When there are two or more clues, can search be guided by more than one of them at the same time?
Can one search simultaneously on two or more clues of the same type? On two or more clues of different types? When searching for a five-letter word that means X, does the search process consider only five-letter words, looking for one that means X; or does it consider all words that satisfy the semantic clue, while looking for one that has five letters; or is it guided by both clues simultaneously?
Clearly, it must be assumed that lexical searches can be “localized,” in the sense that they do not all go through the entire lexicon. How the “to-be-searched” locale is delimited is a question that remains to be answered.
When a clue has more than one meaning, can memory be searched with respect to more than one meaning simultaneously?
Missing a word because of searching on the wrong part of speech is a common problem in my experience. This suggests that one does not search one’s lexicon, at least consciously, for words that have the same meaning as, say, pitch, but for words having the same meaning as pitch when used as a noun, or for those having the same meaning as pitch when used as a verb. It also suggests that when searching on one part of speech, one is unlikely to find words that are synonymous with respect to a different part of speech. I suspect that the search is narrower even than this, and that when searching for a word that means the same as, say, pitch as a noun, one searches for something that is synonymous with pitch1 (slope), pitch2 (tonal frequency), pitch3 (thrown ball), pitch4 (sales talk), or some other meaning that pitch can have as a noun.
What can be said about the difference between more and less effective clues in general, or about what makes an effective clue effective?
Every crossword puzzle doer is keenly aware that some clues are more helpful than others. As already noted, knowledge of specific letters in specific positions can be more or less helpful, depending on what the letters are and which positions they occupy. From filling in orthogonal words, I learn that the last two letters of a four-letter word are BT; immediately, before looking at the semantic clue, DEBT springs to mind. Why is this clue so effective? One possibility is that there is only one four-letter word in my lexicon that ends with BT. This is consistent with my introspection, for when I try hard to think of others, I am unsuccessful. More interestingly, I am reasonably confident that there are not many such words in the language. This does not really explain why the clue is effective, however. I suspect it would be possible to find another such structural clue that pointed unambiguously to a single target word that would not be nearly as effective. How is it that _ _BT gets so quickly to the (presumably) only four-letter word ending in BT that is in my lexicon? It seems unlikely that a search of my entire lexicon, or anything close to that, is required. I am aware of only one common five-letter word ending in BT; I suspect most readers will bring it to mind easily. It is not at all clear, however, how one goes about retrieving this word. (There is also at least one seven-letter word and one eight-letter word that end in BT, but they are considerably less common and undoubtedly more difficult to identify).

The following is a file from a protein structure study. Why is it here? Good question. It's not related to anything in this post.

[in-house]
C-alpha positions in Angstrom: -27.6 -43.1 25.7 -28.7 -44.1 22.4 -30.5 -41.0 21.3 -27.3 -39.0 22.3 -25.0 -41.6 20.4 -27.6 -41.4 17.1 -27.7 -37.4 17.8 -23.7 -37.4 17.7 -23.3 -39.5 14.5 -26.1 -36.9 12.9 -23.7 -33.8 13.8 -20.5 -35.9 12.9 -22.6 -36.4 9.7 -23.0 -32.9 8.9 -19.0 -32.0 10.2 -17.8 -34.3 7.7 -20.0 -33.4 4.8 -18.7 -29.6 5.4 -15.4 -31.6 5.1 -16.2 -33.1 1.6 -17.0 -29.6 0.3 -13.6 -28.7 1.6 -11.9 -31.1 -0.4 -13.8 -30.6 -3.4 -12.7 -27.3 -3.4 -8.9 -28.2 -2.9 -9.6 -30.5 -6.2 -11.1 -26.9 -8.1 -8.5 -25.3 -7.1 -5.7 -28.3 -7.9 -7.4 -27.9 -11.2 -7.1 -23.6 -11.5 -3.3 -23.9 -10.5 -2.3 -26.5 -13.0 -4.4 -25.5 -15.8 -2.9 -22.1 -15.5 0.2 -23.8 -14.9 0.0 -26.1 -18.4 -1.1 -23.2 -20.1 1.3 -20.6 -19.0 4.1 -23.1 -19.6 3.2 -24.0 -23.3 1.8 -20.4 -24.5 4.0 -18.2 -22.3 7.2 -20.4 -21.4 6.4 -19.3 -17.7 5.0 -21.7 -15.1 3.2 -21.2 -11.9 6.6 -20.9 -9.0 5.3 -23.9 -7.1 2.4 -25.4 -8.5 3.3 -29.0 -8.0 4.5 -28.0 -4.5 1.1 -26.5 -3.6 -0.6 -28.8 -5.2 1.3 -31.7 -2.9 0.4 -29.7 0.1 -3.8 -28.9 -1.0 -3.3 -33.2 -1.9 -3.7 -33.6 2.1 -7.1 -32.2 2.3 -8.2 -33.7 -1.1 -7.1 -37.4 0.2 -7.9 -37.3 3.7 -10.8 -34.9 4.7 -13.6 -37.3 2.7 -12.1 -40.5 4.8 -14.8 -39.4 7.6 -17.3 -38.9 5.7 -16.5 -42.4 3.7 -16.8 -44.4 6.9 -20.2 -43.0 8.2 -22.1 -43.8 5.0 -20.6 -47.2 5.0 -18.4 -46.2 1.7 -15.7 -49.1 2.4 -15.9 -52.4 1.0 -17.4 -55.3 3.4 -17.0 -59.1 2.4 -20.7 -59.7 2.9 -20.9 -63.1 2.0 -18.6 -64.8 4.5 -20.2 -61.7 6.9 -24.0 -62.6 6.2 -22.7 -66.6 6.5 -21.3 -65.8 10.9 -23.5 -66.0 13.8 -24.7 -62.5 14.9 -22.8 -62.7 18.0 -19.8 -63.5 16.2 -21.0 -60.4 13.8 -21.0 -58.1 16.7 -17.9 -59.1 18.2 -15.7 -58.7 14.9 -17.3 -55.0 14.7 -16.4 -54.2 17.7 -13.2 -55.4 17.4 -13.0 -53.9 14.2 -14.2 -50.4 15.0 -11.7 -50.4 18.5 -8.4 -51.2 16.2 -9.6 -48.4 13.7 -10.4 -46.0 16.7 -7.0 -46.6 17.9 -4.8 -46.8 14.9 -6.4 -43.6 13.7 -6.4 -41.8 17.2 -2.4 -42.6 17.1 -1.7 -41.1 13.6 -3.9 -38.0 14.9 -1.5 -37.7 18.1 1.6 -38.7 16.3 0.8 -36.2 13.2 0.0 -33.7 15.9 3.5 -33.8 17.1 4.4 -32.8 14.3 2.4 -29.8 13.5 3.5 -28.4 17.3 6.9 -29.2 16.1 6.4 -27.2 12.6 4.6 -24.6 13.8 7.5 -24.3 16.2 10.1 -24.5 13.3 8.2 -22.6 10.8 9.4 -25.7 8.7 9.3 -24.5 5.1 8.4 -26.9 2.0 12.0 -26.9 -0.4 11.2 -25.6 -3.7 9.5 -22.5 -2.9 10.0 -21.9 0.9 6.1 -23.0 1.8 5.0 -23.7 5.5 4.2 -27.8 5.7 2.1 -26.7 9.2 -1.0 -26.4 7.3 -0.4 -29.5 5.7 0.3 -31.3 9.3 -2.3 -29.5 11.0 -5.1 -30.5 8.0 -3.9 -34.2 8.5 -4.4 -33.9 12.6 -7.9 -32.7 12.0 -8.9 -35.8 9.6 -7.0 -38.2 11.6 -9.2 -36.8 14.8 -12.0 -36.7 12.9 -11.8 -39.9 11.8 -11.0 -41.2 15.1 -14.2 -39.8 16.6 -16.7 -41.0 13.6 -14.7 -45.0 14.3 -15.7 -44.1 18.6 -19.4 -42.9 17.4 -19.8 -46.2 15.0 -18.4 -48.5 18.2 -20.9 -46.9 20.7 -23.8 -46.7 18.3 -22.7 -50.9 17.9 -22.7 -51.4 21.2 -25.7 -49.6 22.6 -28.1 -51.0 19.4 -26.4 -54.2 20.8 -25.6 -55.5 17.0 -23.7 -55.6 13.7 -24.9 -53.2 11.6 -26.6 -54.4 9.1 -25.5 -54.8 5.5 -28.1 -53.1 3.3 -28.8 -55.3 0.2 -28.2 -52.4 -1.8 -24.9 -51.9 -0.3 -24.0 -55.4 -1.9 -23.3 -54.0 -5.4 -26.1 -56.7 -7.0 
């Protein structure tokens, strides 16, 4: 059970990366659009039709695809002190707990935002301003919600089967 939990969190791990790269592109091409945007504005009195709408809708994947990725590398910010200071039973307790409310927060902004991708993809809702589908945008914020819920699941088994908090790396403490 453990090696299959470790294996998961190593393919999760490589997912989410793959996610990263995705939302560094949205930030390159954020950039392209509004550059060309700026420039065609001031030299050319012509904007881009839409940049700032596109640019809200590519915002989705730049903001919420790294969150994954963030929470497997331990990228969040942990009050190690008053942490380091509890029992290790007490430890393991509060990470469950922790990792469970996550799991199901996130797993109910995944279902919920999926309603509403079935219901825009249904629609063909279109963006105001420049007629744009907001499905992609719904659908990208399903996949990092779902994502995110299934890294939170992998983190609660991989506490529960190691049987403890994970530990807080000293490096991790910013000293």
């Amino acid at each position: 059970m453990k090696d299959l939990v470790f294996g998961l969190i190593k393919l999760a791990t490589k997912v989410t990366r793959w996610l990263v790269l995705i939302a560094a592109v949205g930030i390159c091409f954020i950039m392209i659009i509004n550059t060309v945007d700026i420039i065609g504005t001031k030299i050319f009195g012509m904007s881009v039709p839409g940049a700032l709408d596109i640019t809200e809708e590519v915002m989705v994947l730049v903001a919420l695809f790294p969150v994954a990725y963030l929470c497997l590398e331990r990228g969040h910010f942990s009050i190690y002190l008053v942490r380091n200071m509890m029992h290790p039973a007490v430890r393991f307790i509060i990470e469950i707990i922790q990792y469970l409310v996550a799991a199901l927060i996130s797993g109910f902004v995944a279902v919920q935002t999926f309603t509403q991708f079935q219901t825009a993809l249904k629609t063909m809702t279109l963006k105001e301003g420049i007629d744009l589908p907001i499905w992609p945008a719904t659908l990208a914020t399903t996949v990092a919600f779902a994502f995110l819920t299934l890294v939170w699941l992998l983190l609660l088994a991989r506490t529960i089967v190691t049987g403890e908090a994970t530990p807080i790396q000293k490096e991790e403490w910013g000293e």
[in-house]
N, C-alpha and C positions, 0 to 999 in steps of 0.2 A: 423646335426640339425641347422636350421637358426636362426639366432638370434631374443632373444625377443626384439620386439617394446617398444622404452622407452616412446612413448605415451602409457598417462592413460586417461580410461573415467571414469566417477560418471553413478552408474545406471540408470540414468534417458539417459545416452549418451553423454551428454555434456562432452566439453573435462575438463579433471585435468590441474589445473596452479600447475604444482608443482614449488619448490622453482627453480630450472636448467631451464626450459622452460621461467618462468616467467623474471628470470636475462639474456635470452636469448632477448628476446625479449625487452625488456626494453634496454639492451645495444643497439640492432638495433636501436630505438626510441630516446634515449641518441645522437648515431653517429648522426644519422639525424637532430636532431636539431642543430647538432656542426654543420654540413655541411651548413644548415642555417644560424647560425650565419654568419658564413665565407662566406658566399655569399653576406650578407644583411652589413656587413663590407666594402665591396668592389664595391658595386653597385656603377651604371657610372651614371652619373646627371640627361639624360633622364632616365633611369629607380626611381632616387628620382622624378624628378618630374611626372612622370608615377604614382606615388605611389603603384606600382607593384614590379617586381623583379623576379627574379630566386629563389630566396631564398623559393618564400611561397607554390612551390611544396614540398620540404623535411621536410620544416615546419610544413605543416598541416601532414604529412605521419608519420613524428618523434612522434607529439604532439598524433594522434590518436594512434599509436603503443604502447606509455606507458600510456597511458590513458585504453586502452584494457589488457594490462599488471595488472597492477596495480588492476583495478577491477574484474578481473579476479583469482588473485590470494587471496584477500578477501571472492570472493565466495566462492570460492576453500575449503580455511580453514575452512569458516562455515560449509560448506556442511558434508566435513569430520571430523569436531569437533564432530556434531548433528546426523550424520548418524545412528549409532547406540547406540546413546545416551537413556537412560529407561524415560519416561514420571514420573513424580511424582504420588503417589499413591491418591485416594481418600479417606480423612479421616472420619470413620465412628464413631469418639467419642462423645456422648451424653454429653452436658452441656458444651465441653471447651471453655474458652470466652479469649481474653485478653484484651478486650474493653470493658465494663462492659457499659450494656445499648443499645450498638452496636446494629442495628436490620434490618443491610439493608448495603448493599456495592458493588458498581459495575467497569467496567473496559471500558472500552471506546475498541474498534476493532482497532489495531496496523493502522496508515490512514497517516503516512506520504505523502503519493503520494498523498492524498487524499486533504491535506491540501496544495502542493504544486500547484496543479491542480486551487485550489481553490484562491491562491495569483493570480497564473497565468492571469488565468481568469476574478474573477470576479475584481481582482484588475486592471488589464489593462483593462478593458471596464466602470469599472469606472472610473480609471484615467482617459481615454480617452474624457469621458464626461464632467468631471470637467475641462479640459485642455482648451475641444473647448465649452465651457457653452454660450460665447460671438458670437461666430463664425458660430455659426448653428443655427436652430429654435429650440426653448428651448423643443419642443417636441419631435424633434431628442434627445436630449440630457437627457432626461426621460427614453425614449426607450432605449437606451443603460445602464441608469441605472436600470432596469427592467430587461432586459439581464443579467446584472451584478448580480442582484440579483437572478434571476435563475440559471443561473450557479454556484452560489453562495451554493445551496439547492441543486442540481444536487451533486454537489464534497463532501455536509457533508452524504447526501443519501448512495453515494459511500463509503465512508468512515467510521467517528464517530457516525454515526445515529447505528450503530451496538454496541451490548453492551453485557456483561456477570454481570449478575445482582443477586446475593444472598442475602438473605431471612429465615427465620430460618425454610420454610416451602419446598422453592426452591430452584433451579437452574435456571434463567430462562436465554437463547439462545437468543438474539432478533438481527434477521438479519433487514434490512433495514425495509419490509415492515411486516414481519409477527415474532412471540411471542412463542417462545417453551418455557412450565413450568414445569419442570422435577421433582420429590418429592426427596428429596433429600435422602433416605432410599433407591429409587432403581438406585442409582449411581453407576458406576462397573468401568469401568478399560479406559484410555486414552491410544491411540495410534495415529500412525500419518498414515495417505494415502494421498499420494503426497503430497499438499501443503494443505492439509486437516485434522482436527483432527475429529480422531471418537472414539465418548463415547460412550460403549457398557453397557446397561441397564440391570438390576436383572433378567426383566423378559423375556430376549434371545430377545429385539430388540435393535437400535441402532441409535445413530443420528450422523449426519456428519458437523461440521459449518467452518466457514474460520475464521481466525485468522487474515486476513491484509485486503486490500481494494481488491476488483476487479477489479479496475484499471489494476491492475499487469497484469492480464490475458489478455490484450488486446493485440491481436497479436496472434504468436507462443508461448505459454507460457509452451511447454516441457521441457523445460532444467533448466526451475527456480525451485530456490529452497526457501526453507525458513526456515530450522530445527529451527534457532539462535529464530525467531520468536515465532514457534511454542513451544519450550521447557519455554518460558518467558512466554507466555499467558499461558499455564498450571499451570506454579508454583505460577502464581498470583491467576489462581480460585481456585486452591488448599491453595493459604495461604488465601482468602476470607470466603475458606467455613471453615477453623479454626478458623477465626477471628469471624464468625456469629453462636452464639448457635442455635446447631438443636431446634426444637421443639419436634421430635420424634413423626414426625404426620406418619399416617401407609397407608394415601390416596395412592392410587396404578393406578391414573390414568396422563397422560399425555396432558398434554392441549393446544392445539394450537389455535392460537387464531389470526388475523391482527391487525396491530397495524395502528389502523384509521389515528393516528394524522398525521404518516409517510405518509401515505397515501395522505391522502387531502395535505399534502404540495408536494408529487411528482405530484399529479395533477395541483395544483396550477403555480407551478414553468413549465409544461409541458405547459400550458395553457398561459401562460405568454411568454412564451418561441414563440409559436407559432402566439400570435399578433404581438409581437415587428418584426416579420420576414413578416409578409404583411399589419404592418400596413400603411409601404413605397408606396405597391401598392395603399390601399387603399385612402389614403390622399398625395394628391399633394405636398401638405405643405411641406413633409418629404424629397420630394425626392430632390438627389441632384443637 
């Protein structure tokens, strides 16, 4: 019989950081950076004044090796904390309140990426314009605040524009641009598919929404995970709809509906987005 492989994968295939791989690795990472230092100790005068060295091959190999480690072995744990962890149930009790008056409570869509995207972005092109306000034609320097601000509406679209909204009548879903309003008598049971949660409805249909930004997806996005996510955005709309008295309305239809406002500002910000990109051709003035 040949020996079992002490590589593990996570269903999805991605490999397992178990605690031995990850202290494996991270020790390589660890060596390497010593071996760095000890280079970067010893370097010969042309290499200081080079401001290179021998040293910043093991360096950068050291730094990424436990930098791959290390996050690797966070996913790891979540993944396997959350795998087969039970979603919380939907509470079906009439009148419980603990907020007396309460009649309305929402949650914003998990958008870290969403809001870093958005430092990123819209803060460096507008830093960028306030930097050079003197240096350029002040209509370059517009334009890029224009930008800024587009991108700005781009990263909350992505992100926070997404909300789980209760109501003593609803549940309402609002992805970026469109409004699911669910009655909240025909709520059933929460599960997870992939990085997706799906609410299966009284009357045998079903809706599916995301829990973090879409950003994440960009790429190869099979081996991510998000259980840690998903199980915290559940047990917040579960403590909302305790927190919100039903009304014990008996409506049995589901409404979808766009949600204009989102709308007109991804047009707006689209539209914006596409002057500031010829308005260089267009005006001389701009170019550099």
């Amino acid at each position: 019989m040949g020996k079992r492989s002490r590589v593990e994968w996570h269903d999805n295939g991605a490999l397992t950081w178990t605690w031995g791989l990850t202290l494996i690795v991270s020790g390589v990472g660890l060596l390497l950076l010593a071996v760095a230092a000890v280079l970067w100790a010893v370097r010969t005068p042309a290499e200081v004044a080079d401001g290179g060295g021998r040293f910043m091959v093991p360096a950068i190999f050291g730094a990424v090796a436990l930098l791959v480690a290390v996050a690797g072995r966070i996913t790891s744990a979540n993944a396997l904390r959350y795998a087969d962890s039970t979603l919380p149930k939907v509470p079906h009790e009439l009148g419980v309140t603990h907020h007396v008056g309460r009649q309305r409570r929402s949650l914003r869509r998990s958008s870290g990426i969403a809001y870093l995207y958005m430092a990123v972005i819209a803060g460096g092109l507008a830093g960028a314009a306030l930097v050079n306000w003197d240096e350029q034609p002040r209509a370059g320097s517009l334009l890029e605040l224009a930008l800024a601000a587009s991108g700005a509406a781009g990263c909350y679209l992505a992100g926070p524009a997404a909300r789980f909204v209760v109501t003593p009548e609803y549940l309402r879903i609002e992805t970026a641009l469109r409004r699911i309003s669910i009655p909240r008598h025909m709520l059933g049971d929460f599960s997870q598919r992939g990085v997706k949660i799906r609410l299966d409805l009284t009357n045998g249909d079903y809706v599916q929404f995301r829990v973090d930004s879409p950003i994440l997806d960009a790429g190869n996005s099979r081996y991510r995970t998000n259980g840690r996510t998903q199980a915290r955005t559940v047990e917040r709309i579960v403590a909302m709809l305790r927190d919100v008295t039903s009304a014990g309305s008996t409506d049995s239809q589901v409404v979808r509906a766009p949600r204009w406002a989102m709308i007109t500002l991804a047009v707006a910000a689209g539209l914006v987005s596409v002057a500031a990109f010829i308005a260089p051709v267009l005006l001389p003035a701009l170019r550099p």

Any clue, by definition, delimits a subset of the lexicon—namely, that subset of items whose members are consistent with the clue. The example just given illustrates that a clue can delimit a very small subset of one’s lexicon indeed. This does not account for the effectiveness of such clues, because it begs the question of how one manages to focus one’s search in the “region” of the lexicon that contains the item(s) delimited by the clue.
In principle, it should be possible to determine precisely how much information any specified structural clue provides to a person with complete knowledge of a given (OED’s, his/her own) lexicon. It requires nearly 18 bits to specify a word in the 1991 OED’s corpus of 209,500 words. A clue, or set of clues, that would reduce the number of possible targets to, say, about 50 would convey approximately 12 bits of information. It seems fair to say that such a clue, or set, would be quite an informative one. Consider, for example, the set of clues: five letters, first and third letters C and D, respectively—that is, C_D_ _. If one knew the size of the lexicon, the percentage of words in it that have five letters, the percentage of the five-letter words that begin with C, and the percentage of the five-letter words beginning with C that have D in third-letter position, one could easily compute the number of items in the set of possibilities. One can imagine a set of not-implausible assumptions that would make the target possibilities relatively small. If, for example, one were to assume that about .1 of the words in the lexicon have five letters, about .05 of the five-letter words begin with C, and about .05 of the five-letter words that begin with C have D in the third-letter position, the set of possibilities would be .1 × .05 × .05 × 209,500 ≈ 52.